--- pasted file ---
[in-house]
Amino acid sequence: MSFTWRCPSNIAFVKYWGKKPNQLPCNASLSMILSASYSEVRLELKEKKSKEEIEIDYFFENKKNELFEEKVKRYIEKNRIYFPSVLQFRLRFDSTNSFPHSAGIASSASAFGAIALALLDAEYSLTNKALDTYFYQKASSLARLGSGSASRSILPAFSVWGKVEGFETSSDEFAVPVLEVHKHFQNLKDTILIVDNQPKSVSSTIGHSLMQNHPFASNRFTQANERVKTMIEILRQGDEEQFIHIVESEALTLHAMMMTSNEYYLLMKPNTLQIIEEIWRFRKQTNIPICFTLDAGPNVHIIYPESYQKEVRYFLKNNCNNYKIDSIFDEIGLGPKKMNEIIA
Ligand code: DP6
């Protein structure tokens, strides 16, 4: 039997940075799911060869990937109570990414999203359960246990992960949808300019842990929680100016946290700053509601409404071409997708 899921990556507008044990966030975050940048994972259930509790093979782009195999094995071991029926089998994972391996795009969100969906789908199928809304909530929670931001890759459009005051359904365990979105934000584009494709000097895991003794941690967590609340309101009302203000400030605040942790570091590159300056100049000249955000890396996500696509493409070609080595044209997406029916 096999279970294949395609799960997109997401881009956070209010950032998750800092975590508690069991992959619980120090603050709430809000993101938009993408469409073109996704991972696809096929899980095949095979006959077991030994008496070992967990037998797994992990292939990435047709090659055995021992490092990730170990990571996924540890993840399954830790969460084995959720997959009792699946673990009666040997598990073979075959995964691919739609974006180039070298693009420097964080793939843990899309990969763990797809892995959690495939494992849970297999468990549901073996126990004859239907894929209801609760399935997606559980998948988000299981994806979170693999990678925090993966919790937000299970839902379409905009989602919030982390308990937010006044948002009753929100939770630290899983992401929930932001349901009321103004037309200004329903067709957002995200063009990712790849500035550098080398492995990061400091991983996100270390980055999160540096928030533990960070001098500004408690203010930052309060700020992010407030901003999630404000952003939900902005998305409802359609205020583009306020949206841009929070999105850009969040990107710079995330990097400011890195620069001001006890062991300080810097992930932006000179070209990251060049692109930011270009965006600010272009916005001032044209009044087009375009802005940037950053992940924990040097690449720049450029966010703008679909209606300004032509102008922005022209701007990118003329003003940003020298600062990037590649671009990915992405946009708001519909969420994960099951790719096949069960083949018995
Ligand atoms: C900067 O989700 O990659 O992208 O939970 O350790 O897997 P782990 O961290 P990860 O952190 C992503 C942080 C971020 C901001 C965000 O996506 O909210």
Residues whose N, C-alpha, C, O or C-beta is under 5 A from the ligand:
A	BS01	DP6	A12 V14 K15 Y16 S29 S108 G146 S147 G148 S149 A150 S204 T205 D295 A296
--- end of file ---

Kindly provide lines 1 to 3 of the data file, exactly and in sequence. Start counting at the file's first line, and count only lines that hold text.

[in-house]
Amino acid sequence: MSFTWRCPSNIAFVKYWGKKPNQLPCNASLSMILSASYSEVRLELKEKKSKEEIEIDYFFENKKNELFEEKVKRYIEKNRIYFPSVLQFRLRFDSTNSFPHSAGIASSASAFGAIALALLDAEYSLTNKALDTYFYQKASSLARLGSGSASRSILPAFSVWGKVEGFETSSDEFAVPVLEVHKHFQNLKDTILIVDNQPKSVSSTIGHSLMQNHPFASNRFTQANERVKTMIEILRQGDEEQFIHIVESEALTLHAMMMTSNEYYLLMKPNTLQIIEEIWRFRKQTNIPICFTLDAGPNVHIIYPESYQKEVRYFLKNNCNNYKIDSIFDEIGLGPKKMNEIIA
Ligand code: DP6